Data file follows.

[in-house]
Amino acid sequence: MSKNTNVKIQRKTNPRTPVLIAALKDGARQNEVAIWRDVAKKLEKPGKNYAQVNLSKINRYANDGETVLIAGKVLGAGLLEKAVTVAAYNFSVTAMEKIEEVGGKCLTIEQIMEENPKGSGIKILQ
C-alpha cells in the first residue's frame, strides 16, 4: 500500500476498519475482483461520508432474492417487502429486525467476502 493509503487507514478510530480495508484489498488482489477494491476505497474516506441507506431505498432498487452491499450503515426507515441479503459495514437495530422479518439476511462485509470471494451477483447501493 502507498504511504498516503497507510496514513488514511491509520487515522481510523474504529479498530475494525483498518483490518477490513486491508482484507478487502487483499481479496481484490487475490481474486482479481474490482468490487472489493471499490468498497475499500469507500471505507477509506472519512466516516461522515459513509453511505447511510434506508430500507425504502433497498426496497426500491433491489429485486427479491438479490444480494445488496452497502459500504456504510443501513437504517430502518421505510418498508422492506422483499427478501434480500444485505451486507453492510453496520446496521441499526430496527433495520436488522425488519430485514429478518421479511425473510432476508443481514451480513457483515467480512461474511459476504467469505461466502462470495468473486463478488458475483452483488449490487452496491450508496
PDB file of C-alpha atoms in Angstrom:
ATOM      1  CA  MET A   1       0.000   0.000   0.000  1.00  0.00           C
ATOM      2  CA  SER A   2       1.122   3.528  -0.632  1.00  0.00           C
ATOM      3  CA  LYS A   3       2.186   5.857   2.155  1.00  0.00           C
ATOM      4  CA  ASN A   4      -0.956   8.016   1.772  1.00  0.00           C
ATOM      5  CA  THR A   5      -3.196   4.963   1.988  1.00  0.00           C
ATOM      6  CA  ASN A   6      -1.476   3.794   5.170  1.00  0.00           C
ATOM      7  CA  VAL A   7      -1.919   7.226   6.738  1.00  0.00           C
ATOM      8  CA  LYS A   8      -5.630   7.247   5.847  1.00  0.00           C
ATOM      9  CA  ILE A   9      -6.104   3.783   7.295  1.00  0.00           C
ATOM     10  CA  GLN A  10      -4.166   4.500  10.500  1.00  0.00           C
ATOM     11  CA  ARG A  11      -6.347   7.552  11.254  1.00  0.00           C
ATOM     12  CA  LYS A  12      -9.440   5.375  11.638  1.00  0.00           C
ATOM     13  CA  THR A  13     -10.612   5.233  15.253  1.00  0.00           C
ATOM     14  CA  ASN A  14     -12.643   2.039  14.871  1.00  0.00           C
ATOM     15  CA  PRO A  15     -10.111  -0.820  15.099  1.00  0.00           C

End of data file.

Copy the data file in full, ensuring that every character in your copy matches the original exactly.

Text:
[in-house]
Amino acid sequence: MSKNTNVKIQRKTNPRTPVLIAALKDGARQNEVAIWRDVAKKLEKPGKNYAQVNLSKINRYANDGETVLIAGKVLGAGLLEKAVTVAAYNFSVTAMEKIEEVGGKCLTIEQIMEENPKGSGIKILQ
C-alpha cells in the first residue's frame, strides 16, 4: 500500500476498519475482483461520508432474492417487502429486525467476502 493509503487507514478510530480495508484489498488482489477494491476505497474516506441507506431505498432498487452491499450503515426507515441479503459495514437495530422479518439476511462485509470471494451477483447501493 502507498504511504498516503497507510496514513488514511491509520487515522481510523474504529479498530475494525483498518483490518477490513486491508482484507478487502487483499481479496481484490487475490481474486482479481474490482468490487472489493471499490468498497475499500469507500471505507477509506472519512466516516461522515459513509453511505447511510434506508430500507425504502433497498426496497426500491433491489429485486427479491438479490444480494445488496452497502459500504456504510443501513437504517430502518421505510418498508422492506422483499427478501434480500444485505451486507453492510453496520446496521441499526430496527433495520436488522425488519430485514429478518421479511425473510432476508443481514451480513457483515467480512461474511459476504467469505461466502462470495468473486463478488458475483452483488449490487452496491450508496
PDB file of C-alpha atoms in Angstrom:
ATOM      1  CA  MET A   1       0.000   0.000   0.000  1.00  0.00           C
ATOM      2  CA  SER A   2       1.122   3.528  -0.632  1.00  0.00           C
ATOM      3  CA  LYS A   3       2.186   5.857   2.155  1.00  0.00           C
ATOM      4  CA  ASN A   4      -0.956   8.016   1.772  1.00  0.00           C
ATOM      5  CA  THR A   5      -3.196   4.963   1.988  1.00  0.00           C
ATOM      6  CA  ASN A   6      -1.476   3.794   5.170  1.00  0.00           C
ATOM      7  CA  VAL A   7      -1.919   7.226   6.738  1.00  0.00           C
ATOM      8  CA  LYS A   8      -5.630   7.247   5.847  1.00  0.00           C
ATOM      9  CA  ILE A   9      -6.104   3.783   7.295  1.00  0.00           C
ATOM     10  CA  GLN A  10      -4.166   4.500  10.500  1.00  0.00           C
ATOM     11  CA  ARG A  11      -6.347   7.552  11.254  1.00  0.00           C
ATOM     12  CA  LYS A  12      -9.440   5.375  11.638  1.00  0.00           C
ATOM     13  CA  THR A  13     -10.612   5.233  15.253  1.00  0.00           C
ATOM     14  CA  ASN A  14     -12.643   2.039  14.871  1.00  0.00           C
ATOM     15  CA  PRO A  15     -10.111  -0.820  15.099  1.00  0.00           C